[eigen] Sparse Matrices in Eigen
• To: eigen@xxxxxxxxxxxxxxxxxxx
• Subject: [eigen] Sparse Matrices in Eigen
• From: Sameer Agarwal <sameeragarwal@xxxxxxxxxx>
• Date: Fri, 18 Jun 2010 00:50:59 -0700
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Dear Eigen Folks,

Keir and I are quite interested in Eigen having world class sparse matrix support. We spent some time talking about it and here are some thoughts. Some of this stuff is from my previous email on the subject.

1. Construction.
Eigen should support a (i,j,s) triplet based constructors of the form

SparseMatrix* M = BuildSparseMatrix( vector<int> rows, vector<int> cols, vector<double> values, int num_rows, int num_cols);
SparseMatrix* M = BuildSparseMatrix( int* rows, int* cols, double* values, int nnz, int num_rows, int num_cols);

I think this a much more useful way of building a sparse matrix rather than the DynamicSparseMatrix route.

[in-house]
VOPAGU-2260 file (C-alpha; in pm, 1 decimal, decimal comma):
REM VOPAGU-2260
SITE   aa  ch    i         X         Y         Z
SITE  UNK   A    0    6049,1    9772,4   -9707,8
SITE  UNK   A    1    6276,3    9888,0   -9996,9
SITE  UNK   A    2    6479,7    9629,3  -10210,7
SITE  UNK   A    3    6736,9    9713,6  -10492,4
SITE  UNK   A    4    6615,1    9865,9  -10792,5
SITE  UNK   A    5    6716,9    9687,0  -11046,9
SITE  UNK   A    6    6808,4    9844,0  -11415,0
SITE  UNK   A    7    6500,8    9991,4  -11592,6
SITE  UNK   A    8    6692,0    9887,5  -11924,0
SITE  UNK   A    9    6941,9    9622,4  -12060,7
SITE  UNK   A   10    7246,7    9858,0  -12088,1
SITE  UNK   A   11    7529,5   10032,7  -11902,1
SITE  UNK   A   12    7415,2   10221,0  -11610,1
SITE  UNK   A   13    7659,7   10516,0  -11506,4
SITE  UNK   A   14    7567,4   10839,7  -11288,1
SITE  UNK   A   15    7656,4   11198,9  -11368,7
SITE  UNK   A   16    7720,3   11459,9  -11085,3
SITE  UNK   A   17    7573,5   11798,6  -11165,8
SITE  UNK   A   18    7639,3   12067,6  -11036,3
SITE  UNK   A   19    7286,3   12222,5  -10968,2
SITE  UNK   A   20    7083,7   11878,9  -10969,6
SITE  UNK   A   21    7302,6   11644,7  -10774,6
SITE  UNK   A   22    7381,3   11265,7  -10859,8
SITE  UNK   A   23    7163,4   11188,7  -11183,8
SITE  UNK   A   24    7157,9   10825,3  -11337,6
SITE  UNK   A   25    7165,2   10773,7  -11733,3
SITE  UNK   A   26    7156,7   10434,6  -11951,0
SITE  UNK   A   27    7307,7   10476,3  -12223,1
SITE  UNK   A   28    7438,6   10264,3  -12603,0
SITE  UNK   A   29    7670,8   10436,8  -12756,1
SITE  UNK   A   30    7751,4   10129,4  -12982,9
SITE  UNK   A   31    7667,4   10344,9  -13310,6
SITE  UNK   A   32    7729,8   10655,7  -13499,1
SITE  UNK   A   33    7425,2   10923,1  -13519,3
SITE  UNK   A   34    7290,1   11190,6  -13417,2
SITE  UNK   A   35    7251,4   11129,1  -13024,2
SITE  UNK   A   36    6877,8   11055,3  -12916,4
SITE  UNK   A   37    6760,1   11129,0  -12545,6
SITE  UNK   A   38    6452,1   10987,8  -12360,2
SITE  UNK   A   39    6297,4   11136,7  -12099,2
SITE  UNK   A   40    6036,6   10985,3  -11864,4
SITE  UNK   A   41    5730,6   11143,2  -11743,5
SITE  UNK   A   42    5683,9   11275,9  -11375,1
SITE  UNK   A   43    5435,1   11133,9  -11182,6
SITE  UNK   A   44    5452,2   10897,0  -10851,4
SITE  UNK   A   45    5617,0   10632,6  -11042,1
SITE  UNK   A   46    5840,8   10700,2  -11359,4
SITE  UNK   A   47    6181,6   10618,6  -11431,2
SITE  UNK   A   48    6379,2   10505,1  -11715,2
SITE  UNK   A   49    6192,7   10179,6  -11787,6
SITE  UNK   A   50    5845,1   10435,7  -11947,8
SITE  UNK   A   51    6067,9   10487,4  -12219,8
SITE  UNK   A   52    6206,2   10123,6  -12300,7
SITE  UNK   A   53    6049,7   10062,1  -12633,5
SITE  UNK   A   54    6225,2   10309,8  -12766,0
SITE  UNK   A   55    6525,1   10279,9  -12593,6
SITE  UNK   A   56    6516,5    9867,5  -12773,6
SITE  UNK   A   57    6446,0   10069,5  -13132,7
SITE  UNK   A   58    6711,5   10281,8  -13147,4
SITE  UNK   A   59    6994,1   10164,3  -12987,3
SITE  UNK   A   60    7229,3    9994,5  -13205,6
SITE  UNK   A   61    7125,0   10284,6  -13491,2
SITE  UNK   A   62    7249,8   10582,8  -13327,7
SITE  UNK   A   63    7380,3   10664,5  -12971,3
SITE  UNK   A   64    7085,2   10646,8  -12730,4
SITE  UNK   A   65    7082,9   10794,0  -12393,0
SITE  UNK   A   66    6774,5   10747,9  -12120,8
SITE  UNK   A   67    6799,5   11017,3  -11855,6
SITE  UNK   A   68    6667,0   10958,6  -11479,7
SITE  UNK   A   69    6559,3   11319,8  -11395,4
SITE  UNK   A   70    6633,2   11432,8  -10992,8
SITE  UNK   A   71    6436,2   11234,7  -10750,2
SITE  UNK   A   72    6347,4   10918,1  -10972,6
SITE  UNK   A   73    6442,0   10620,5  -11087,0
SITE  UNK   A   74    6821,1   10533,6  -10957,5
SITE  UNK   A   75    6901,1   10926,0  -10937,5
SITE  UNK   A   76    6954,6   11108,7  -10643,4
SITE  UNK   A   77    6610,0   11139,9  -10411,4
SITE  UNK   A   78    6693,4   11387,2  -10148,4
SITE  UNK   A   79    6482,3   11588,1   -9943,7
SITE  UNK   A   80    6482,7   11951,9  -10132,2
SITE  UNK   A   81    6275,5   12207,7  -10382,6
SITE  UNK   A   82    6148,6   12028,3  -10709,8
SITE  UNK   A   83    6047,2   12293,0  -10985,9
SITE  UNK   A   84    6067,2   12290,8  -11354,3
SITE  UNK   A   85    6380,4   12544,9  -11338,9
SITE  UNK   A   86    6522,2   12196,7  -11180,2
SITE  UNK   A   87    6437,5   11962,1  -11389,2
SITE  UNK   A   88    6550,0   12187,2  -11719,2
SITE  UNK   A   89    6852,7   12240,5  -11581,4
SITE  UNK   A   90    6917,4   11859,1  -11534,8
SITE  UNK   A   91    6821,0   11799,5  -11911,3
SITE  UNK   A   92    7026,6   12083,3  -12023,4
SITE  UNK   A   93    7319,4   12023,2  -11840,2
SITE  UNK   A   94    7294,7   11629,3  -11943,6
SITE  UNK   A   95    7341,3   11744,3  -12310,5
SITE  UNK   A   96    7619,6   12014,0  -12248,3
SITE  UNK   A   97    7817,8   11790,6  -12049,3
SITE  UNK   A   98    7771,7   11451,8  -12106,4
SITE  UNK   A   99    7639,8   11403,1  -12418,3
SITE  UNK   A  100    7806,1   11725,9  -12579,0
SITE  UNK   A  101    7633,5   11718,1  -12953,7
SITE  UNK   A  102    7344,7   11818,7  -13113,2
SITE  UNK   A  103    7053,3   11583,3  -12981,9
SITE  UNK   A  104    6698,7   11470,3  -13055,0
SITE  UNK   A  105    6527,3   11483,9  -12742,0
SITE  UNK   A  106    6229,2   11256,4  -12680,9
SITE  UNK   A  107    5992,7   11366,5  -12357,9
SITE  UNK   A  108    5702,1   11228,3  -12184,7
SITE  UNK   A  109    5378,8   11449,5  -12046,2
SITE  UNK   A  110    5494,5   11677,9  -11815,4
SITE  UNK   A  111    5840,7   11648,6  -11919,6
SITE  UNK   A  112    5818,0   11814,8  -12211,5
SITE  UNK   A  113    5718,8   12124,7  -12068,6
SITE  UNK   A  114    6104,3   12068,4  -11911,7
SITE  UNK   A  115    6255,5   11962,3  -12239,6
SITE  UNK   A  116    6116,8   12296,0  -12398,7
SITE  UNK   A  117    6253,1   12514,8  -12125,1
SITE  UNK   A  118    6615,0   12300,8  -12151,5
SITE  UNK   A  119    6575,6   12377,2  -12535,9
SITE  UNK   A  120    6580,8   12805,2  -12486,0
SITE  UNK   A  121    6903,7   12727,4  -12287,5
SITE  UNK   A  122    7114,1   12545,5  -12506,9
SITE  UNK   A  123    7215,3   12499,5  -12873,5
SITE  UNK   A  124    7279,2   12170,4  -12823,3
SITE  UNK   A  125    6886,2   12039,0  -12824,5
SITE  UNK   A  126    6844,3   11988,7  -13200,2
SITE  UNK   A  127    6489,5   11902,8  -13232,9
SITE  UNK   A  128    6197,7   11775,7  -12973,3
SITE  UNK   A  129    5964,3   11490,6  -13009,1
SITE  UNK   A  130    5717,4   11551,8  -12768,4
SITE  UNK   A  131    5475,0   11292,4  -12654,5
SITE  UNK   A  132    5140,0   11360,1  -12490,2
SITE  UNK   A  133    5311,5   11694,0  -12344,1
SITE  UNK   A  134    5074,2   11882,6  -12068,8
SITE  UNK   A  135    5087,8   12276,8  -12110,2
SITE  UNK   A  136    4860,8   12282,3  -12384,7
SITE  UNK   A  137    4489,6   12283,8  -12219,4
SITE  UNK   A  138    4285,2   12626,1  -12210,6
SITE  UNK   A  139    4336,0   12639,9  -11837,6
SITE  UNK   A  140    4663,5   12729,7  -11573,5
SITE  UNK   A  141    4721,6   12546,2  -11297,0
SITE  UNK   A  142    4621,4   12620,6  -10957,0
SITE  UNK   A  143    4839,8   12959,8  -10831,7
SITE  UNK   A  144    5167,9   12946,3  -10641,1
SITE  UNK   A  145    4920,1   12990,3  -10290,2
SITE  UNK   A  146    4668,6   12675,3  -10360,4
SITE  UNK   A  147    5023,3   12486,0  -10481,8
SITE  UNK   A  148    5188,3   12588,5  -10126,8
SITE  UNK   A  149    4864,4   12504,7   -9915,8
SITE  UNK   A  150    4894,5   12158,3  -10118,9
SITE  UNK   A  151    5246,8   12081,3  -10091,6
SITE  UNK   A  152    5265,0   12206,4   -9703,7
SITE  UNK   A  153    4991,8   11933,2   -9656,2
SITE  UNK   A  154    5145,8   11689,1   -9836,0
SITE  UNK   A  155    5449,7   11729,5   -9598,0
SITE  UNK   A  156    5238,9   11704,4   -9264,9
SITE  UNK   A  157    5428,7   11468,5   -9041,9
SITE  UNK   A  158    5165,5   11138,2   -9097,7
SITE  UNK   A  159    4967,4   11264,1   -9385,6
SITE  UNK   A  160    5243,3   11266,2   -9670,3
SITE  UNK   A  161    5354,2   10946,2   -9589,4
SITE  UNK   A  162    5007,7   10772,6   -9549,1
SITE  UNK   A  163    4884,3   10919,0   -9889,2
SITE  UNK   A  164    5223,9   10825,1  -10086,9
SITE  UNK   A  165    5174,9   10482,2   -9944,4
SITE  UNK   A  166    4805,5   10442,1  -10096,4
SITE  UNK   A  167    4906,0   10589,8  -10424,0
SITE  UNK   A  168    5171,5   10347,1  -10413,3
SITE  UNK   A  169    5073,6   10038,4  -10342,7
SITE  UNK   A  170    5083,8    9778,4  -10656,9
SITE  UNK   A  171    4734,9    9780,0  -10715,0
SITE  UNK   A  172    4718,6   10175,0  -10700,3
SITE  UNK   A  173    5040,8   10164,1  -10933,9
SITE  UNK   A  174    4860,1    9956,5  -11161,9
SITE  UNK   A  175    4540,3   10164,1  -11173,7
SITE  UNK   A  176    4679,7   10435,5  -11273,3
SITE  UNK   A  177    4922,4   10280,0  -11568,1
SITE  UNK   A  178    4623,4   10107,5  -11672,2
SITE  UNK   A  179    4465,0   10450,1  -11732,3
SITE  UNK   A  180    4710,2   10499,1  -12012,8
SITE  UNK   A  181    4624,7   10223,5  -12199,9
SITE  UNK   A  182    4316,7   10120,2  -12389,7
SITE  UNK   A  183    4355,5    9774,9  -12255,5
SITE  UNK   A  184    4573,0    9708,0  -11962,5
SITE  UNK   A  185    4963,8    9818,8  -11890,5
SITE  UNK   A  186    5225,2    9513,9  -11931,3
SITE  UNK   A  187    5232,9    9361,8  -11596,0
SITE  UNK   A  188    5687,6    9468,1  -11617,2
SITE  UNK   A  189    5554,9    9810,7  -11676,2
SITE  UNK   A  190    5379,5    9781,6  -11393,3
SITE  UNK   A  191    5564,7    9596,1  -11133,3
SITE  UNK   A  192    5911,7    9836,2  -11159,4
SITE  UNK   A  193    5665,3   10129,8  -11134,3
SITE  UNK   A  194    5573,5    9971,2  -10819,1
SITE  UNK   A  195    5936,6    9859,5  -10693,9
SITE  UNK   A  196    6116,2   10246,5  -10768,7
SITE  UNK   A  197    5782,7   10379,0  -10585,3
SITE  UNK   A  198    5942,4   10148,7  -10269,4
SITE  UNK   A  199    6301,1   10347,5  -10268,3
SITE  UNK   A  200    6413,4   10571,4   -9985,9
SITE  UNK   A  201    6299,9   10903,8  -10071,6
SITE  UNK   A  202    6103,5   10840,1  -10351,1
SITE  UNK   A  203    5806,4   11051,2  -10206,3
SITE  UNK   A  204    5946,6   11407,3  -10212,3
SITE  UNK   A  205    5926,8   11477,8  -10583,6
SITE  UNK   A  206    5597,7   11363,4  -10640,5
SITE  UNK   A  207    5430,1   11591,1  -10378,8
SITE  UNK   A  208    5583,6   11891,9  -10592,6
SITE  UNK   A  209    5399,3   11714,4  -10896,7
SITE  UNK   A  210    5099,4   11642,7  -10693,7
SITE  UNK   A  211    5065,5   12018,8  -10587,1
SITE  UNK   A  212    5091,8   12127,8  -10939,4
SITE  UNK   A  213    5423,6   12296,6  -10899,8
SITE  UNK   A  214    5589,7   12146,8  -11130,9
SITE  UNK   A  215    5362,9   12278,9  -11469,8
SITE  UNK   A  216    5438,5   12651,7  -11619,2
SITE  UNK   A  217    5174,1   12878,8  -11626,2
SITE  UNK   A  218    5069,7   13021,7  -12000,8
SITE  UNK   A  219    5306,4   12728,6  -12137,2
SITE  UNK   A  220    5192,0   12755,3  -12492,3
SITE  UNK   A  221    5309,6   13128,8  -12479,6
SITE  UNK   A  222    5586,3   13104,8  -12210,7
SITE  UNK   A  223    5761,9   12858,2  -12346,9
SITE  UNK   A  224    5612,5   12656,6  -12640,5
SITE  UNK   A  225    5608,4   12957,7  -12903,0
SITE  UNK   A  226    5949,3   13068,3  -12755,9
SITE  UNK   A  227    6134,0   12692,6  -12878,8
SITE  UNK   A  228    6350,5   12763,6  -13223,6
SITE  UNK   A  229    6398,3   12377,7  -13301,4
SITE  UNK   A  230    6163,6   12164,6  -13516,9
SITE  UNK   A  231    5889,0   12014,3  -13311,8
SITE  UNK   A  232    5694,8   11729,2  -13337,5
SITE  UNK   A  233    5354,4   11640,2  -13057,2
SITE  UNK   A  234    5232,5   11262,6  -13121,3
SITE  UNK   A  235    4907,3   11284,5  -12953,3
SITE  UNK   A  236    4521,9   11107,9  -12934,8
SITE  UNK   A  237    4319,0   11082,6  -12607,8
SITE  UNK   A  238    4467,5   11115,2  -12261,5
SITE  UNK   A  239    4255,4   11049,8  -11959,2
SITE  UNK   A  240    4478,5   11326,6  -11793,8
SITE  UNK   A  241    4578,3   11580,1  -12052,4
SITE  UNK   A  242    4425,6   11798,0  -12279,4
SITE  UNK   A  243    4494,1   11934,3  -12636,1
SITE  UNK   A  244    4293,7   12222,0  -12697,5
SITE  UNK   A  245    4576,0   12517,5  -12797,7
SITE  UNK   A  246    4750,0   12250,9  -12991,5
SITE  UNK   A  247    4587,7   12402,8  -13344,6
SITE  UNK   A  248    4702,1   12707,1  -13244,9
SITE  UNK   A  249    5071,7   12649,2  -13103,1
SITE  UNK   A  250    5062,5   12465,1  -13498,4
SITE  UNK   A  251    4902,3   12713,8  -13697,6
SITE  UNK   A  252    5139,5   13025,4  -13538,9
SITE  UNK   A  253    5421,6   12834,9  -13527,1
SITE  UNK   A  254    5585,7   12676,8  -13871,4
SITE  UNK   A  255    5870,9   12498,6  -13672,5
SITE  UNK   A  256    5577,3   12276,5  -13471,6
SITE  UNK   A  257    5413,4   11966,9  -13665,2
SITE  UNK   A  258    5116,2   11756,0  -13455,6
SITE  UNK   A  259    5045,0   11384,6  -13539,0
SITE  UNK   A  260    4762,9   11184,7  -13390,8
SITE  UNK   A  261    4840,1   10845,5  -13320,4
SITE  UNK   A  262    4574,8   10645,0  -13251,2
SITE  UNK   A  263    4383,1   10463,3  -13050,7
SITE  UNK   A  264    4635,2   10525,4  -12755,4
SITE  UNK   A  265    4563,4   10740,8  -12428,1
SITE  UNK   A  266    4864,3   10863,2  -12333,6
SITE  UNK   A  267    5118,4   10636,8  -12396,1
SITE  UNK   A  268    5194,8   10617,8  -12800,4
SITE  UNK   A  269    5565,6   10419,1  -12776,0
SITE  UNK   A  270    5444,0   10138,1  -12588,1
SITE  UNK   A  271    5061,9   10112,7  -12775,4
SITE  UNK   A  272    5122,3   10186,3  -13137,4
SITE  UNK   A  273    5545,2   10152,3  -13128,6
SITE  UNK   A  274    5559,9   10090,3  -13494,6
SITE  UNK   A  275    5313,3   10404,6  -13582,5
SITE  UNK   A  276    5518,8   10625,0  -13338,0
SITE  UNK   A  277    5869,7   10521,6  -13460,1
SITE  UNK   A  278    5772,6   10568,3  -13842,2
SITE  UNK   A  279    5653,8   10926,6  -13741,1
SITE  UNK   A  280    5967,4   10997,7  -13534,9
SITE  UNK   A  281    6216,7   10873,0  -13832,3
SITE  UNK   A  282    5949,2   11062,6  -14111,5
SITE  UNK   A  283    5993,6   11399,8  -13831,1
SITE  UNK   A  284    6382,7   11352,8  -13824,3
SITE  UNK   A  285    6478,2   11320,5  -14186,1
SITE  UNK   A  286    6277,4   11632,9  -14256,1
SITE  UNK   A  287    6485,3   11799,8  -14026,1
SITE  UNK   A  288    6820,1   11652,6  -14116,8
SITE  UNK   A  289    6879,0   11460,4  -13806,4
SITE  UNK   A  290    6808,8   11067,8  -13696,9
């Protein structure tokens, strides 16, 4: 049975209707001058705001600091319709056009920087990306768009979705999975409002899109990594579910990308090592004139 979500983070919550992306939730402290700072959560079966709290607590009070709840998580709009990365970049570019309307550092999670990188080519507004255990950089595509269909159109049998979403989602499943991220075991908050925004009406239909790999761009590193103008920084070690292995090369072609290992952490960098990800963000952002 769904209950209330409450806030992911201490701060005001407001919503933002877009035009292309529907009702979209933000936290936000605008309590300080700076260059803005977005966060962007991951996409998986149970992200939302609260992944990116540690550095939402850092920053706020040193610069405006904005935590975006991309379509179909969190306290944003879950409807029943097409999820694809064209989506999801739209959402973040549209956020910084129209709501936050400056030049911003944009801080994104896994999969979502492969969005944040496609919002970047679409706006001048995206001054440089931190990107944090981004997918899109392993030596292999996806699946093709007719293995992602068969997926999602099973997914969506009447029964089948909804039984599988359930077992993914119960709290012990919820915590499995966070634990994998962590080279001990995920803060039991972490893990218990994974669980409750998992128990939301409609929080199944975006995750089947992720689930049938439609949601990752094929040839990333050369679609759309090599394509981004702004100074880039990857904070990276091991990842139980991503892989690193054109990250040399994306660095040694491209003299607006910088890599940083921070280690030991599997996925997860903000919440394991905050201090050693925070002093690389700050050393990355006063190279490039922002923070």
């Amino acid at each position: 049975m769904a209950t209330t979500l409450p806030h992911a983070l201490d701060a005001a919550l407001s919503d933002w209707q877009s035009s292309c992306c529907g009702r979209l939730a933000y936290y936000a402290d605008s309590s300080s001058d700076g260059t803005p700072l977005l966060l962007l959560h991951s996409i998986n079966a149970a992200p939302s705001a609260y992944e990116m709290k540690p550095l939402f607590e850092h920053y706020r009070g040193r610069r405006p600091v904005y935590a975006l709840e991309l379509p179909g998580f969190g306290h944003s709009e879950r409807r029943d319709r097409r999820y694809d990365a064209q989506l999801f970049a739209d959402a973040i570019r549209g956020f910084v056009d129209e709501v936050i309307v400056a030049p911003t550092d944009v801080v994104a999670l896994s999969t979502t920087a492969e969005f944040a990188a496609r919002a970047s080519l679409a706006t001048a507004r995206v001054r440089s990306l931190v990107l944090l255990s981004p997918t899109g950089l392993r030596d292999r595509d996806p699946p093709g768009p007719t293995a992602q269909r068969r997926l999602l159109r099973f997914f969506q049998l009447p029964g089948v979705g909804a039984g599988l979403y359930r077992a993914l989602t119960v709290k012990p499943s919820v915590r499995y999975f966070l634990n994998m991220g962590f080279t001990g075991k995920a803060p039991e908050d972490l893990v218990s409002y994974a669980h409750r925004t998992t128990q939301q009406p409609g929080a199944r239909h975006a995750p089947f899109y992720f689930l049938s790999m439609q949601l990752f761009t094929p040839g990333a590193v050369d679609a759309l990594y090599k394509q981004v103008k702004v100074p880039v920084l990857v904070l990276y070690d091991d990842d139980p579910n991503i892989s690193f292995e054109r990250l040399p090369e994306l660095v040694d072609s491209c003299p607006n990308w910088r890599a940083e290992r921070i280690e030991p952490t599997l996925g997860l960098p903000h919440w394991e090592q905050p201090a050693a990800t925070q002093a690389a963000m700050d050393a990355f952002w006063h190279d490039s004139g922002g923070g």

2. BLAS
We should first focus on building a sparse BLAS, but we don't actually need the whole thing. The most common operations that we should focus on are
vector * scalar
vector / scalar
vector + scalar (maybe)
vector - scalar (maybe)
vector.norm() (all p norms)

vector +/- vector
dot(vector, vector)
Matrix  * vector
Matrix^T * vector
If we have well optimized robust implementations of these operations, a majority of sparse matrix usage will be satisfied.. In particular it gives us enough operators to build iterative solvers with. Which brings up the issue of efficient implementation of SpMV - sparse matrix dense vector product. This is the source of much activity in the high performance computing lately, and a naive implementation of spmv has extremely poor performance. It is hard to hard code a strategy that works well for all matrices.

One direction we could look into is wrapping the OSKI library

http://bebop.cs.berkeley.edu/oski/

3. Iterative Methods

A library of sparse iterative solvers built on top of the sparse matrix support. This may or may not be part of Eigen proper. A very useful thing to have here are implementations of a variety of basic preconditioning schemes. Not just for square/symmetric systems but also for rectangular systems and non-symmetric systems.

4. Direct methods
Here we need better support for exposing the interface to symbolic factorization reuse, and the various ordering options that solvers provide.

Both Keir and I are interested in helping with this.

Sameer

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